AirPods Pro Have SiP Module From New Suppliers – Shipments Forecasted At 2 Million


Apple's AirPods Pro are the latest talk of tech town. As it usually does, the Cupertino tech giant waited before perfecting a form factor and learning from the mistakes of others to launch a near-perfect product. Apple launched the AirPods 2 earlier this year with a brand new H1 SoC which is the centerpiece of the company's audio equipment. With the AirPods Pro, the company has demonstrated how this chip can achieve much more than it does on the AirPods 2 and that too on a small form factor. Now we've got two reports for the new earbuds that hint at their projected market performance and suppliers. Take a look below for more details.

Apple AirPods Pro Shipments Expected To Touch 2 Million - Kinsus, Yin Ya Supplying PCBs For Earbuds' SiP To Apple

The AirPods Pro (and truly wireless earbuds in general) mark the epitome of tech manufacturing. While it's the heavy-duty gadgets such as servers, desktop PCs, high-end smartphones and even processor's that catch the public's attention - it's gadgets with minuscule form factors such as the AirPods which demonstrate just how far we've come since Intel's first CPU transistor, which was the size of a human hand was shown off all these years back.

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To make the AirPods achieve all that they can, Apple's got to squeeze a lot of tech inside a small area. This package is generally referred to as a SiP, or a System on Package. It houses the H1 SoC mentioned above and amplifiers for the earbud's noise cancellation.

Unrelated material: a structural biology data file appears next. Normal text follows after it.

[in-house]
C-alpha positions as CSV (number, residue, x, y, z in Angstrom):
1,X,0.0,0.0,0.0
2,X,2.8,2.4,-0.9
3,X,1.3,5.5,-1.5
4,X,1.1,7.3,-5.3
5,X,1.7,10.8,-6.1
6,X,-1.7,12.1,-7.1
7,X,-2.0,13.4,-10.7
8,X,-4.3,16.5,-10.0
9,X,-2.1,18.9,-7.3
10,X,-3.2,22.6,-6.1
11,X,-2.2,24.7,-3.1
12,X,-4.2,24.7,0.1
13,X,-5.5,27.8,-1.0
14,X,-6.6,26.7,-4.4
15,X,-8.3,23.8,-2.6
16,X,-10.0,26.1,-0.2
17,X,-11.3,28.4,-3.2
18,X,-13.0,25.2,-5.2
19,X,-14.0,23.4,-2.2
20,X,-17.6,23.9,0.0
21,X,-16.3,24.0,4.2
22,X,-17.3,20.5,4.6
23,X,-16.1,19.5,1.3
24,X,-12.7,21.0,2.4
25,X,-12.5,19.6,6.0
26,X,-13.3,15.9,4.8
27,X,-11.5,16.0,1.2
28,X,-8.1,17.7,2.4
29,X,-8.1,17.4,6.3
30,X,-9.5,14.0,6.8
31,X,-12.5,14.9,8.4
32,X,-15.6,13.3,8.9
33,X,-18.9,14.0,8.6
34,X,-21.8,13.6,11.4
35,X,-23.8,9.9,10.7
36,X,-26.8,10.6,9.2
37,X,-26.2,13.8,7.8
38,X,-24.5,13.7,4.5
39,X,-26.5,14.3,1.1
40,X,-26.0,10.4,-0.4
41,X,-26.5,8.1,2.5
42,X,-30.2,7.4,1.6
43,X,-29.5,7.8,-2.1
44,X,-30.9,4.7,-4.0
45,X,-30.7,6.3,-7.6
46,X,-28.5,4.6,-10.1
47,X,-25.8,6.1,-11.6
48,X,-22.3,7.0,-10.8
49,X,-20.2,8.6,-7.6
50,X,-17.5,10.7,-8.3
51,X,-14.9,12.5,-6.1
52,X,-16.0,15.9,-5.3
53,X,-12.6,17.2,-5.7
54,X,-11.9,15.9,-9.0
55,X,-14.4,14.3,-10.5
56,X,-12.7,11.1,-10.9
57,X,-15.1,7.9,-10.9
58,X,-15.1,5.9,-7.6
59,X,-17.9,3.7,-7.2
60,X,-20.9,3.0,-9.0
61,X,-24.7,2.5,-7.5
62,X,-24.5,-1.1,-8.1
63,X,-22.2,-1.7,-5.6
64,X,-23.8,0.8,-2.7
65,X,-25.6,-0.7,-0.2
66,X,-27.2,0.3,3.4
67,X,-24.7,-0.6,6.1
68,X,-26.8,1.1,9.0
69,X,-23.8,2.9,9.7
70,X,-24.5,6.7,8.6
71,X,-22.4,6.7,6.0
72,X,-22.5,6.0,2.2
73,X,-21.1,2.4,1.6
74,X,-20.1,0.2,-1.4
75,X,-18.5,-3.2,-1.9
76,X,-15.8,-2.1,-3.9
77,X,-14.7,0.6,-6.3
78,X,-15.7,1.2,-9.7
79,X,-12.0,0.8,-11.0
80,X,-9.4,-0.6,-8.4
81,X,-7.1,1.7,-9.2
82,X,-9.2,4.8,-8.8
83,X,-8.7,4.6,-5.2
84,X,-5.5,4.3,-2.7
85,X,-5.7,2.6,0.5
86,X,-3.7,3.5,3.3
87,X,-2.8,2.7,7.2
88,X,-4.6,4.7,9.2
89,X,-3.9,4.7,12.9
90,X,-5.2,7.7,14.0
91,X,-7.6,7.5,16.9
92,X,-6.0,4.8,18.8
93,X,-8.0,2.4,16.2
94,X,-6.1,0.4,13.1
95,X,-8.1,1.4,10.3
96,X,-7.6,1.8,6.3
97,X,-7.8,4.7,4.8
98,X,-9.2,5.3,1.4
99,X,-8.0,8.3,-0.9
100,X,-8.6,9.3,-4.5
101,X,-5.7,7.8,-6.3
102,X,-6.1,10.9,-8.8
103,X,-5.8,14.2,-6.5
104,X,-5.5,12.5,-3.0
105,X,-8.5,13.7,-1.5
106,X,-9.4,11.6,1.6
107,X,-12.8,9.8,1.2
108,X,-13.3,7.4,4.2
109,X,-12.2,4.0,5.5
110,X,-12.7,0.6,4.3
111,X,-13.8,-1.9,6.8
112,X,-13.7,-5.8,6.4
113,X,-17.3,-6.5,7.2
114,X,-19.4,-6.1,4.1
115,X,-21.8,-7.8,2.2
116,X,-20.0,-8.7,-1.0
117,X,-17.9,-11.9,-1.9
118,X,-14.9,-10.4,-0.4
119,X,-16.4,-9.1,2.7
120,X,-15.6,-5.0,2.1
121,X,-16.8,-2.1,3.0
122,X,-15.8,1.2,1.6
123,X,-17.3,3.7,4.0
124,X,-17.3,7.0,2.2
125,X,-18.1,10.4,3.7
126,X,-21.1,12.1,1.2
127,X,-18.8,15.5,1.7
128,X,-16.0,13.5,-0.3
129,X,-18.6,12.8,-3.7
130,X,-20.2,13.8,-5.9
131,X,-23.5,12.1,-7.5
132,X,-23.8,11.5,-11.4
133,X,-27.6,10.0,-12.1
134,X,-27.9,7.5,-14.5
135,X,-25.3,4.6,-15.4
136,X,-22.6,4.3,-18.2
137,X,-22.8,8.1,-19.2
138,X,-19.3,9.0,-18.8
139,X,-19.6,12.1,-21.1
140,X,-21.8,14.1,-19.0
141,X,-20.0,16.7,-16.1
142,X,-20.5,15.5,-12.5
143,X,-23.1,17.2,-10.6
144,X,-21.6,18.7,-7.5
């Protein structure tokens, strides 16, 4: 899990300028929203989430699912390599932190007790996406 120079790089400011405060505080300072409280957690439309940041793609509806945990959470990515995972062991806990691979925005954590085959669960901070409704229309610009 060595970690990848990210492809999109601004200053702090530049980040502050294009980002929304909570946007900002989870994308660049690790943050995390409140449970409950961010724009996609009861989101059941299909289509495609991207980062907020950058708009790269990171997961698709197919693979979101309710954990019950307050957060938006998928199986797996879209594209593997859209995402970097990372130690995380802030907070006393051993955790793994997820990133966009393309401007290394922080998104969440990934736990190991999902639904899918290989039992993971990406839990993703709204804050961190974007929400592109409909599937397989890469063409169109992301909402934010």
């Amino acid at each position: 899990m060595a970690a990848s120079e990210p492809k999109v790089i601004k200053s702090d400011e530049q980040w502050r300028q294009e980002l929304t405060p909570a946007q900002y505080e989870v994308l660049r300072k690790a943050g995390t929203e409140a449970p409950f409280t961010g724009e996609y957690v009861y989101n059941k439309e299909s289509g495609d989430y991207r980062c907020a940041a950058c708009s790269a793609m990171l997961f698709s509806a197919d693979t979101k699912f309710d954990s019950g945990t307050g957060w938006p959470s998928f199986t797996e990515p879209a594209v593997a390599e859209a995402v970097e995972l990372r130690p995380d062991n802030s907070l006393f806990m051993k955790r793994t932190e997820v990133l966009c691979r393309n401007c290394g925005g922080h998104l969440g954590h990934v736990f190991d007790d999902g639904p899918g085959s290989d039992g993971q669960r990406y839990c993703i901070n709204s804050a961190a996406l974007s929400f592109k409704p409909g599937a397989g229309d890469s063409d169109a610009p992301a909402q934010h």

The AirPods Pro's SiP with the Apple logo rendered in between its housing.

Taiwanese publication DigiTimes, known for its sources in Apple's supply chain is out with two new reports today. The first of these mentions two suppliers that DigiTimes believes manufacturers the system-in-package substrate for the AirPods Pro. The companies, Kinsus Interconnect Technology and Nan Ya PCB are based in Taiwan, and they aren't new additions to Apple's supply chain. Both supplied integrated circuit substrates for the Apple Watch in 2014, but they were replaced by Advanced Semiconductor Engineering, Amkor and Stats ChipPAC for the Apple Watch 2.

Printing a PCB as small as the one that's present inside the AirPods Pro is no easy task and manufacturers often not only face problems with reducing circuit size but also with yields. The Apple Watch's S1's CPU itself was fabricated by Samsung but we're unsure about the AirPods Pro's CPU. It's likely that Apple chose TSMC this year, but this might not be the case given the Taiwanese fab's big order backlog. TSMC was also responsible for supplying Apple with the system in package modules for the Apple Watch 2.

Rigid-flex printed circuit boards for the AirPods 2 are manufactured by Unitech PCB, while flexible PCBs for the gadgets are manufactured by Flexium Interconnect and Zhen Ding Technology.

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The second report is for the AirPods Pro's unit shipment estimates. These are the numbers which truly matter to Apple, as the Cupertino tech giant will look to all ends for making up revenue lost from a decreasing iPhone average selling price (courtesy of the iPhone 11's popularity). To that end, DigiTimes believes that Apple's projected sales estimates for the AirPods Pro stand at 2 million units. Whether this number is for a quarter or for the entire year, we're not sure, but it's likely that they're for the first quarter following the earbuds' launch.

You can take a look at Ming-Chi Kuo's shipment forecasts for the AirPods as category and a decapped Apple Watch SiP above. Apple AirPods Pro features include active and passive noise cancellation, three listening modes activated by pressure-based input, Hey Siri functionality and tighter ear tips.

Thoughts? Let us know what you think in the comments section below and stay tuned. We'll keep you updated on the latest.